So was the conference a success? Although from the IHM's point of view, the important answer to whether it will have the ear of the government will take a little longer, certainly it can be happy with the smiles on the faces of the delegates leaving the Waterfront Hall last Wednesday.
Many were not surprised at the unchanged rhetoric from the centre. Some were a little disappointed that they seemed deaf to concerns about Shifting the Balance - or Shifting the Deckchairs as it has become known in some quarters.
Yet there was a healthy number of political punches being thrown in the main auditorium - from chief executive Stuart Marples' barbed funnies about the star system, to Northern Ireland health minister Bairbre de Brun's message to Westminster that more cash was needed in the province to prop up its 'suffering' services. She must have been a little disappointed at health secretary Alan Milburn's no-show - he was on unspecified 'war' duty.
But the conference's real value lay outside the main auditorium, in the nuts and bolts workshops. The consensus was that they were excellent. National Institute for Clinical Excellence chief executiveAndrew Dillon, showing an understanding of the pressures on the NHS resulting from his work, won a round of applause from an audience which suddenly believed he was 'one of us'.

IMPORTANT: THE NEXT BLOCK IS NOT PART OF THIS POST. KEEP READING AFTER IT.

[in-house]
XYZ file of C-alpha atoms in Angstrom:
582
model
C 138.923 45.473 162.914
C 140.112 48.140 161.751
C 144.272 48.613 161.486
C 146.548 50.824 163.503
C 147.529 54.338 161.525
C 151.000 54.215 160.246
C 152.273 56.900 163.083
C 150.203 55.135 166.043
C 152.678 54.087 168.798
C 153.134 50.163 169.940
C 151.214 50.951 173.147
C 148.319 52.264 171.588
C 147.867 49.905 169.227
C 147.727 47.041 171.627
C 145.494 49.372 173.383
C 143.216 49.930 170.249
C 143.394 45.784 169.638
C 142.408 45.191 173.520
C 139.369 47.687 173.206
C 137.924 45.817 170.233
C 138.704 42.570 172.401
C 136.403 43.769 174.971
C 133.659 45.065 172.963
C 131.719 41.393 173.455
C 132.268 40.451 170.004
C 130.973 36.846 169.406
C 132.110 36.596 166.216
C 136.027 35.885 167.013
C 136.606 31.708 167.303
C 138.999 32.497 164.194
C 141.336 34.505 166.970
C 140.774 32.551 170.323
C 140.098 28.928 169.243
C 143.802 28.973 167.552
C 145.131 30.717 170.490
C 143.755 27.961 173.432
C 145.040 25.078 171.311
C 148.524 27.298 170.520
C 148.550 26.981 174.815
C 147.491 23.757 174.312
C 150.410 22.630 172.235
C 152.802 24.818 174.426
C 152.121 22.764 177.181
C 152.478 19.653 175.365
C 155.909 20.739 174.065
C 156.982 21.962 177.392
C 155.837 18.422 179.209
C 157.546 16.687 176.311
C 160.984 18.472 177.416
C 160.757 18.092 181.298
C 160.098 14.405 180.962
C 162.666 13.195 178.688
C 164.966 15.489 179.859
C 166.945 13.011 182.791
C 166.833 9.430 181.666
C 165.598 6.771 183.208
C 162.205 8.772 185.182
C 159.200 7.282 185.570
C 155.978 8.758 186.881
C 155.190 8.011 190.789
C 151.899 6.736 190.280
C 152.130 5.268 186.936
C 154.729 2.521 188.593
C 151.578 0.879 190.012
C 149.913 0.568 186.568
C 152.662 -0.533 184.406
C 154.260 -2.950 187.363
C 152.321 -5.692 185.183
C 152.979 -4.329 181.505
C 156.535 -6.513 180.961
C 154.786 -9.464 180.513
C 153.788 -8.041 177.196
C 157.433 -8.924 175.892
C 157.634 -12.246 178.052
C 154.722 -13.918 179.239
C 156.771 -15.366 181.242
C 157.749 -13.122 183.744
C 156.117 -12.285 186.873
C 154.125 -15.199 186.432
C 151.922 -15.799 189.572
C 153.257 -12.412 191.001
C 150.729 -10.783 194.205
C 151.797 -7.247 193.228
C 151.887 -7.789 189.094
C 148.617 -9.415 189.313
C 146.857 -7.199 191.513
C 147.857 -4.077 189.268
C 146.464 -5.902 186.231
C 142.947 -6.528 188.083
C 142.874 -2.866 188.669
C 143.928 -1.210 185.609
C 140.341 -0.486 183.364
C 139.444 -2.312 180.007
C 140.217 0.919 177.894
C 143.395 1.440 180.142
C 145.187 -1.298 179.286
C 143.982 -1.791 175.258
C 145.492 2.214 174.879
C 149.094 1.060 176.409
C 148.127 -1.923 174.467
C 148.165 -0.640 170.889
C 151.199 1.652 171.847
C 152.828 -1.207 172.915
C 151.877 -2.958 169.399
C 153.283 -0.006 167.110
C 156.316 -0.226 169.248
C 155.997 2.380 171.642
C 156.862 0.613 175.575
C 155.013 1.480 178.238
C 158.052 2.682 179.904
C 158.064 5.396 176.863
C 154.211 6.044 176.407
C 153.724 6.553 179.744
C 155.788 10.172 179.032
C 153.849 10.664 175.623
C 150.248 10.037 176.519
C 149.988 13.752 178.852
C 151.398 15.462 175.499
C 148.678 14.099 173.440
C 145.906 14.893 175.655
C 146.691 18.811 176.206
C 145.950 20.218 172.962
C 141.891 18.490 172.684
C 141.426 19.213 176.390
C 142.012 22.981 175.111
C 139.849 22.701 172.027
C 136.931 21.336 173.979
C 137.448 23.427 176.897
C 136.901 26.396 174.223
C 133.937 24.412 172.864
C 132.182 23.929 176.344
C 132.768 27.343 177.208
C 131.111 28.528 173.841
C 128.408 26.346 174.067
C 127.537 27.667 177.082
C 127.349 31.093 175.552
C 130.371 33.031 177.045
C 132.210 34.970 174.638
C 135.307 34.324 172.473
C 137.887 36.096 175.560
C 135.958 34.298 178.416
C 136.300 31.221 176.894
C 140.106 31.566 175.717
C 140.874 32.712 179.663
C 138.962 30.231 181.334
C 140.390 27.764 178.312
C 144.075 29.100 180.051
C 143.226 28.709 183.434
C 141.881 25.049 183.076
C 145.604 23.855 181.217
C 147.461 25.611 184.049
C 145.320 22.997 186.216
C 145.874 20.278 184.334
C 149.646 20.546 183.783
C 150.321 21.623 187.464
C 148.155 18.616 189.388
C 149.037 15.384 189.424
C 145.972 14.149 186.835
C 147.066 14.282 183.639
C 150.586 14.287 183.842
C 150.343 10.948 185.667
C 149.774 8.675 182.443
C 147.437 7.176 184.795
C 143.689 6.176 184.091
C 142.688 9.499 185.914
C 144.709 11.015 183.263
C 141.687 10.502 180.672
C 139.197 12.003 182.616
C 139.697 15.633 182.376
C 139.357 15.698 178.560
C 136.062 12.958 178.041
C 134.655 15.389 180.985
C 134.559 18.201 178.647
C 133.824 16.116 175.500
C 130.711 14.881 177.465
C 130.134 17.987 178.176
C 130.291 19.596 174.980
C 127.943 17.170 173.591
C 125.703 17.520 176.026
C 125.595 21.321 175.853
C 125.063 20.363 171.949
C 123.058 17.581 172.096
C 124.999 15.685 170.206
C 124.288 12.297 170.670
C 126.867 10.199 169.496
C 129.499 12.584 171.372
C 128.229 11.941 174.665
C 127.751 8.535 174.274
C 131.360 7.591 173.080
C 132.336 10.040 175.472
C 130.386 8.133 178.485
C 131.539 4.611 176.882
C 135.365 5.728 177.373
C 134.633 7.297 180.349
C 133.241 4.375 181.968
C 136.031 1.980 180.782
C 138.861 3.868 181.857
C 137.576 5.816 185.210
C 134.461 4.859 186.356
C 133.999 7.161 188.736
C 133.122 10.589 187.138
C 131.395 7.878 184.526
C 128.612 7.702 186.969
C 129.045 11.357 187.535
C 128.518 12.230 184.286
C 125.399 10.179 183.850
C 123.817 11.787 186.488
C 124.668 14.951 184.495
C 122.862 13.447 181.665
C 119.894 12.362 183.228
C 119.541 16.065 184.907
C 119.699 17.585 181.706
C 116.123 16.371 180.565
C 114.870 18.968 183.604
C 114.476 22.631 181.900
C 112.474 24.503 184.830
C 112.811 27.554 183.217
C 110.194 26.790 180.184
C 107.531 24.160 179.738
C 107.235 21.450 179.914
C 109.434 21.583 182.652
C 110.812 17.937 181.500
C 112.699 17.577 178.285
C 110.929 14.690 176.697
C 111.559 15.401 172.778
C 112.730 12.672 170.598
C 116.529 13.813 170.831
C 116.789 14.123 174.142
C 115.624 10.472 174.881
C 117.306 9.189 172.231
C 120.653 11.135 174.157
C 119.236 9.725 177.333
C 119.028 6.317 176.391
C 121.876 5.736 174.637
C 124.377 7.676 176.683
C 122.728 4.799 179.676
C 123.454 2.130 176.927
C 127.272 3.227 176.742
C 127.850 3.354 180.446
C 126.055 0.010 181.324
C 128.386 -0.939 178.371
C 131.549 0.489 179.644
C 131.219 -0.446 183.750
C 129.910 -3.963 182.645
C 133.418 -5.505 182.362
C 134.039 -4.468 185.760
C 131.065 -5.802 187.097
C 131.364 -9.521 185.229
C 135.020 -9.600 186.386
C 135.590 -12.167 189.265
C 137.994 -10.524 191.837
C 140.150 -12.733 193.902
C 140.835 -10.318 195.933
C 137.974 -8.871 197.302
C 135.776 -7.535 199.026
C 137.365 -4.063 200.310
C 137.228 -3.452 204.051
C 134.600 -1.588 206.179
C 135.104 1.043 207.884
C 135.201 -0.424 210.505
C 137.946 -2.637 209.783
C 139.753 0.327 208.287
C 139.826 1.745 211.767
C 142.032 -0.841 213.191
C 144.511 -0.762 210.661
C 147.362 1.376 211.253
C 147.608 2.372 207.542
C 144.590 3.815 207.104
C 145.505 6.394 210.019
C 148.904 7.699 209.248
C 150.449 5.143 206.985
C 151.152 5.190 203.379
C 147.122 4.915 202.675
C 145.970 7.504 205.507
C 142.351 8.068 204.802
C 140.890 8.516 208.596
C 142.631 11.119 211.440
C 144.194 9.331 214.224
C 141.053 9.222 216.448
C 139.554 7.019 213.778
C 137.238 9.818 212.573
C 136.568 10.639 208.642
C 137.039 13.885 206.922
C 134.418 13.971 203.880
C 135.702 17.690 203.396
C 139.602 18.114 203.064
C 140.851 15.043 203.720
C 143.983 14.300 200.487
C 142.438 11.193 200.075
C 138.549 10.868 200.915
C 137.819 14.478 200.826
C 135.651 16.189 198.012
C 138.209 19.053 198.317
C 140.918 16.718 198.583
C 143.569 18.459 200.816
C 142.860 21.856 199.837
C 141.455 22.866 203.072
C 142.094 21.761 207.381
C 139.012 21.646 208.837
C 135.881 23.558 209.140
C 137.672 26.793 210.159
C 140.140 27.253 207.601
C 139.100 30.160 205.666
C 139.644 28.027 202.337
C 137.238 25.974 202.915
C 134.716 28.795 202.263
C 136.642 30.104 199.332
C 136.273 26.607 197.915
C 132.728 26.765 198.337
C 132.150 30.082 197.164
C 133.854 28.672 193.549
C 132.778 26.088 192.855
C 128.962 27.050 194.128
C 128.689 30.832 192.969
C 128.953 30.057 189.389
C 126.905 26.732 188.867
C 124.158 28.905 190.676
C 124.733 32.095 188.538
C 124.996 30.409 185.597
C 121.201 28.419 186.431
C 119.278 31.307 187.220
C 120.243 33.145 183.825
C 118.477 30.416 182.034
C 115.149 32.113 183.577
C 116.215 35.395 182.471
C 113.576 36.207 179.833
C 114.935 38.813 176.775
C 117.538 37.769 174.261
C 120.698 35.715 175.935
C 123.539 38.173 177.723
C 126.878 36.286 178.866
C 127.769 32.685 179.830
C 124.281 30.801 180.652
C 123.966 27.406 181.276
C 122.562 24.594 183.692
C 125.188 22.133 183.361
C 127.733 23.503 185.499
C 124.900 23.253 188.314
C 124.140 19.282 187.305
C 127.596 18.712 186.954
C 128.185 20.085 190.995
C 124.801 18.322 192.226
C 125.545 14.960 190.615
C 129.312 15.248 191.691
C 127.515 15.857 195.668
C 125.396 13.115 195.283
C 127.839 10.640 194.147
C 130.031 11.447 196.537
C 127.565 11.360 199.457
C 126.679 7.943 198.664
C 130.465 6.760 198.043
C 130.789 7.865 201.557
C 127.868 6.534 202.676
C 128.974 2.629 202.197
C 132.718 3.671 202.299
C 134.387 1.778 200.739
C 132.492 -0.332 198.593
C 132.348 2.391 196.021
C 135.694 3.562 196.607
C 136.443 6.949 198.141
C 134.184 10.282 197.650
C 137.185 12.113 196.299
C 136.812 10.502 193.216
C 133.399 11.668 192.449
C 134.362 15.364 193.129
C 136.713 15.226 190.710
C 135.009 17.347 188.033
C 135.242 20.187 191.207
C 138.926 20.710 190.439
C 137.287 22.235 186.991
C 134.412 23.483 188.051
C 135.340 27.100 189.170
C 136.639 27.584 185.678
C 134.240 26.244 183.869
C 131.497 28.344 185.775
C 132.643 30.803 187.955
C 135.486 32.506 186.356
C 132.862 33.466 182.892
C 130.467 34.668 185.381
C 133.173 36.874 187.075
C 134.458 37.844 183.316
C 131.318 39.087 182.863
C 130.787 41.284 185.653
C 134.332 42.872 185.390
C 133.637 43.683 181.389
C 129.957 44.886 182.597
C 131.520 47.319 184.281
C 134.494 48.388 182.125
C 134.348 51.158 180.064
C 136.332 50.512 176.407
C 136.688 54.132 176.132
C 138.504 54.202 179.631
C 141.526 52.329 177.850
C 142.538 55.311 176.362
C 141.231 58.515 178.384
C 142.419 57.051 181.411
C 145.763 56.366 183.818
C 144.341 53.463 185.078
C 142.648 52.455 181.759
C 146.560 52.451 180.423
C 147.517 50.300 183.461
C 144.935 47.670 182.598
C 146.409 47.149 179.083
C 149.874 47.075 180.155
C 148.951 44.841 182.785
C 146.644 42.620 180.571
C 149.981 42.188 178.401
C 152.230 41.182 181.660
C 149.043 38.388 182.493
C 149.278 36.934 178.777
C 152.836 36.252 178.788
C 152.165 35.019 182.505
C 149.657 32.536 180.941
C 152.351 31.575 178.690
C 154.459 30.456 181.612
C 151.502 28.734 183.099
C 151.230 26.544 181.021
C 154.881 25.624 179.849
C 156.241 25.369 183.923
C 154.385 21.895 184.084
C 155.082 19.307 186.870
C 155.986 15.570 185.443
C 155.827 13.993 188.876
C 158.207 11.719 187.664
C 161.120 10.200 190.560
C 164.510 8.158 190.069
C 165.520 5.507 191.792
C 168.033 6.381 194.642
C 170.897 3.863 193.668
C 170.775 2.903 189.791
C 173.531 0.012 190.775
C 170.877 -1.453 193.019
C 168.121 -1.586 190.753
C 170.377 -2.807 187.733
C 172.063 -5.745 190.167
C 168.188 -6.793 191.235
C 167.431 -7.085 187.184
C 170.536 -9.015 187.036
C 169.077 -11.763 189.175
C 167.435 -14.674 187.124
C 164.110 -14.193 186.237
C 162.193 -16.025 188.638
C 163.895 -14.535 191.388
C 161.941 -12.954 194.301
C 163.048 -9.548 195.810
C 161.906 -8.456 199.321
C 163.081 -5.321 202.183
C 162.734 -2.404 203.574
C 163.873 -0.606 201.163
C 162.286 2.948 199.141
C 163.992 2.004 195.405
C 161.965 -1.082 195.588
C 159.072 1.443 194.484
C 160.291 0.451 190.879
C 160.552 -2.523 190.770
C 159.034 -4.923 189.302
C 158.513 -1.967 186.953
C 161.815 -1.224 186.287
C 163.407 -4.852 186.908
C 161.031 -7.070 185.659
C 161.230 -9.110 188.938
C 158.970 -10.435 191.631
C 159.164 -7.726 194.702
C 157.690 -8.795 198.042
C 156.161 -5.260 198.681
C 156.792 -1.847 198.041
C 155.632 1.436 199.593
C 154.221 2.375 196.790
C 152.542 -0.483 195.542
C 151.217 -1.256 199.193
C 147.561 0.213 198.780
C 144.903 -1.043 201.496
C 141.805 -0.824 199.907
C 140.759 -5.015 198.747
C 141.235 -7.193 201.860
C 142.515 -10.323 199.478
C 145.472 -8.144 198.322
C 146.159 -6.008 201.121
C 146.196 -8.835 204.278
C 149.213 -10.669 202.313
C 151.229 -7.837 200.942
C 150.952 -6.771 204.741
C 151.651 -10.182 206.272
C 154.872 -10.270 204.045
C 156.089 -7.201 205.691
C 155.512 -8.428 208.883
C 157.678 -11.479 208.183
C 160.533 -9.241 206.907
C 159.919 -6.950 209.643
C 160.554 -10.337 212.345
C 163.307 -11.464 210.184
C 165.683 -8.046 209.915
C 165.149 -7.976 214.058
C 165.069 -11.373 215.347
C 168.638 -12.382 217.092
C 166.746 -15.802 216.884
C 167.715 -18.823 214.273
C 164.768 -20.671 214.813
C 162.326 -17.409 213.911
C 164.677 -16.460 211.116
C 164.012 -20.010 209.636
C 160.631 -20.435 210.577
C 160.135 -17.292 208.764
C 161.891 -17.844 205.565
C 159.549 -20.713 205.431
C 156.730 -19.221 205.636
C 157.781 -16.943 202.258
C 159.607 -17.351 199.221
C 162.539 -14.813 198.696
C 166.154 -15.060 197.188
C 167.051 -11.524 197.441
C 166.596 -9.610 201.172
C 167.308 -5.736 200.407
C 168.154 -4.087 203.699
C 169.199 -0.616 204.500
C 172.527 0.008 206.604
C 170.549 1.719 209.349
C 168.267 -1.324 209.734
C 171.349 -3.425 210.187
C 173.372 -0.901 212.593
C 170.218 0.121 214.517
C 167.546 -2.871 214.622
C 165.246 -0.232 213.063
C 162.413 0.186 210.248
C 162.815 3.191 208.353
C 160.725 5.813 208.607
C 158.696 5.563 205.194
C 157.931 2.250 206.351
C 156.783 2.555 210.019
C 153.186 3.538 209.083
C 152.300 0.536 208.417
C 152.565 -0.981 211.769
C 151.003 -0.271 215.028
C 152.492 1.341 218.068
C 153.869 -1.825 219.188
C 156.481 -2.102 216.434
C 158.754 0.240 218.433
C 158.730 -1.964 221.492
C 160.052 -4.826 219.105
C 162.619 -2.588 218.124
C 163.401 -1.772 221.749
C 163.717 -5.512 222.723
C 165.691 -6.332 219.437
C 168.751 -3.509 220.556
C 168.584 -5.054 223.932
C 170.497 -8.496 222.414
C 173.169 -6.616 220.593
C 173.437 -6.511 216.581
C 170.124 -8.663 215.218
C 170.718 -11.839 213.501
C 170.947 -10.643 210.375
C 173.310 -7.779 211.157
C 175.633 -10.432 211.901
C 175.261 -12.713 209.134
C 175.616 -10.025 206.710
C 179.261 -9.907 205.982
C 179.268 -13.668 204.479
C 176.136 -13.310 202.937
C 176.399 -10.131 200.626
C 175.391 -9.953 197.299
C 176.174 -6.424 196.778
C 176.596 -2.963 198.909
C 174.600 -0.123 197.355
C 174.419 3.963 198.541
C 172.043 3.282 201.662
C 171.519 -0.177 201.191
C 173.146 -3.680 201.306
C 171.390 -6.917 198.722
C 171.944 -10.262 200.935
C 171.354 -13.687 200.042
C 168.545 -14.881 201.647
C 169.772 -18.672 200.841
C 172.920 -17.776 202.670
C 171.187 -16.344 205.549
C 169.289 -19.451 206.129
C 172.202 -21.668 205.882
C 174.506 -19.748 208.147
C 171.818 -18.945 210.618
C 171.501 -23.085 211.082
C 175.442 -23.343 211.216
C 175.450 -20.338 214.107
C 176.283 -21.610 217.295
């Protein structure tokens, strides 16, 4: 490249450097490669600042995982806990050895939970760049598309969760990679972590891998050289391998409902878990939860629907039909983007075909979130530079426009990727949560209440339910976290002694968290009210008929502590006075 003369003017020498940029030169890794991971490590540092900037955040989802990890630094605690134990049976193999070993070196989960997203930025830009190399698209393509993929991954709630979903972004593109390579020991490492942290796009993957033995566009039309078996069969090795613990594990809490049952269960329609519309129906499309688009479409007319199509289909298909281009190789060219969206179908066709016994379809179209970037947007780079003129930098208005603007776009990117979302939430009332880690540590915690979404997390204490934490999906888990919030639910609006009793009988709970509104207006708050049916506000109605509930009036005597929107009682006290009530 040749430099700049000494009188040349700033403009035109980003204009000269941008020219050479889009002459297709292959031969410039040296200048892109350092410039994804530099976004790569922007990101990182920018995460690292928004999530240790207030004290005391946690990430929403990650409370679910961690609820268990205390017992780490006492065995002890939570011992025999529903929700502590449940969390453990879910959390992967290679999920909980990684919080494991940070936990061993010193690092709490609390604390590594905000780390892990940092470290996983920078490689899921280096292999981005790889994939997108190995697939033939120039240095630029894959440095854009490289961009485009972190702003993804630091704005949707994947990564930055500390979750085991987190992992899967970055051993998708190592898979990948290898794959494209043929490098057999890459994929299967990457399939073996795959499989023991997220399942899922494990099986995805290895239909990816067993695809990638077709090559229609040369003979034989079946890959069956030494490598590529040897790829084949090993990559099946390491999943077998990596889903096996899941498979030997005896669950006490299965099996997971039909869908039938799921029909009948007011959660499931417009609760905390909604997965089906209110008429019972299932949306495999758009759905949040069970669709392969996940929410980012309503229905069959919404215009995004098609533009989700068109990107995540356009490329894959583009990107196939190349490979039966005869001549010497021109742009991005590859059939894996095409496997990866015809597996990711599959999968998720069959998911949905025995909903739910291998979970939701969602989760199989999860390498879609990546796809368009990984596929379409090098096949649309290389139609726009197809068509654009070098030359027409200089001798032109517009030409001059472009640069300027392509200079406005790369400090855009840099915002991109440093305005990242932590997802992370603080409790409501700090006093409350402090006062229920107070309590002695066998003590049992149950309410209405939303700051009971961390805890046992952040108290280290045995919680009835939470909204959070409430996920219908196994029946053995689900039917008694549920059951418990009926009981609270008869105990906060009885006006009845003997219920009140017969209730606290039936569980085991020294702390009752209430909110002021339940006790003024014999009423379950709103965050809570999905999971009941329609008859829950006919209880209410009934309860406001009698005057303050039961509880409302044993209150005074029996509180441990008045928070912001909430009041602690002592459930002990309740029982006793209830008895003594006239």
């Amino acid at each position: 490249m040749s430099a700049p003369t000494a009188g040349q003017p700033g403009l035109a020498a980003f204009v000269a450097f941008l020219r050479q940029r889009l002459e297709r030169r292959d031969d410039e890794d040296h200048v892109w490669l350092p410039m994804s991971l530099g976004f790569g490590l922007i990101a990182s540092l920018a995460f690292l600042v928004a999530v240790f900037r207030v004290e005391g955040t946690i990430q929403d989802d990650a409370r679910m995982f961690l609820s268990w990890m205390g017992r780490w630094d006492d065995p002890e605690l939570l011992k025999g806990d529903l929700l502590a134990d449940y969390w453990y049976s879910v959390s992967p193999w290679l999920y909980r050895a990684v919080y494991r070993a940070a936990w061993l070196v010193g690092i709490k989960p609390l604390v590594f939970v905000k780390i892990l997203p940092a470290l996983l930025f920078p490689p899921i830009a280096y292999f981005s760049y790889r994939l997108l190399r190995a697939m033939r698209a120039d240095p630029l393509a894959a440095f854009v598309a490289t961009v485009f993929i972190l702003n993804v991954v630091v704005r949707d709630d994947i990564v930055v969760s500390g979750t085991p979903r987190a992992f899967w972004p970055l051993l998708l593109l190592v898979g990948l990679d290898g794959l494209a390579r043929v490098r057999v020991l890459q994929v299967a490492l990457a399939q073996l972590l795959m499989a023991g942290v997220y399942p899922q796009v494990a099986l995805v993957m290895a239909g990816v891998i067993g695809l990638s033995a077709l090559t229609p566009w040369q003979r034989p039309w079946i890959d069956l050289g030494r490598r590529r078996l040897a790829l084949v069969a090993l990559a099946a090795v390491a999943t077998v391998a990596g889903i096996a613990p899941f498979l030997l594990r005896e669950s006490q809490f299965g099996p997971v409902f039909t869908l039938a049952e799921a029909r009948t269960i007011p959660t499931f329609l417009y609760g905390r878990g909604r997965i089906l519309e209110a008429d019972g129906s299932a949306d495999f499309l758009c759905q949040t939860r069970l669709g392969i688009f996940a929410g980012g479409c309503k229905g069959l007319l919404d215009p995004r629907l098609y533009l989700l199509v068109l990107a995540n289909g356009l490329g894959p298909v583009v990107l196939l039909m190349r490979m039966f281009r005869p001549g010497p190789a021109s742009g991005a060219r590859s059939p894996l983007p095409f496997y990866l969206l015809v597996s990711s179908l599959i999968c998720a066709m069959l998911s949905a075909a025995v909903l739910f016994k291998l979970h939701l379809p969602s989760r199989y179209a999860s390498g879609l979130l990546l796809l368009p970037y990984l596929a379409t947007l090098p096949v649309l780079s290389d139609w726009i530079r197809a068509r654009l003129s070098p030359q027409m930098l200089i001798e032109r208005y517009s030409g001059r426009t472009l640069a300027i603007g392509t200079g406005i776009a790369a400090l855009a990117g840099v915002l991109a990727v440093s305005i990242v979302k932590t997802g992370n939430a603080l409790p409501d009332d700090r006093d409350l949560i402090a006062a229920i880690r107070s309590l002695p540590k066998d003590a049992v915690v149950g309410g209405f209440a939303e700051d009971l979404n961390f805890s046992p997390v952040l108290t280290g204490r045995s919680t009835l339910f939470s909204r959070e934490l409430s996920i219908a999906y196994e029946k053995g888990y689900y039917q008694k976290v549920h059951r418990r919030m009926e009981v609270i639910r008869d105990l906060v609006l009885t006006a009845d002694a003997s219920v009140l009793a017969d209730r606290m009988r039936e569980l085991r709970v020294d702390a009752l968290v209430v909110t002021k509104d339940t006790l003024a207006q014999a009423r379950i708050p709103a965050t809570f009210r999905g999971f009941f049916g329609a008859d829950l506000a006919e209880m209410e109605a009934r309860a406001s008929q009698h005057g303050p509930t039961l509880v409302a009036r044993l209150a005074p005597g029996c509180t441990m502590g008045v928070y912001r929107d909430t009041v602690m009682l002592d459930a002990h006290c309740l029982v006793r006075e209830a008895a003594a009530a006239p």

Jenny Simmons, manager at North Hertfordshire and Stevenage primary care trust, said after the two coffeefuelled days in Belfast: 'The workshops have demonstrated there are a lot of interesting ideas going on in the NHS and quite often that is simply forgotten about.'
She added: 'The big difference from conferences in the past is that five or 10 years ago the discussions were all about how to implement change, but at this conference people have been talking about the very future of the NHS - will it survive? As the workshops showed, most of us are just getting on with it. The improvements are already coming. It is just going to take time; the government should remember that.'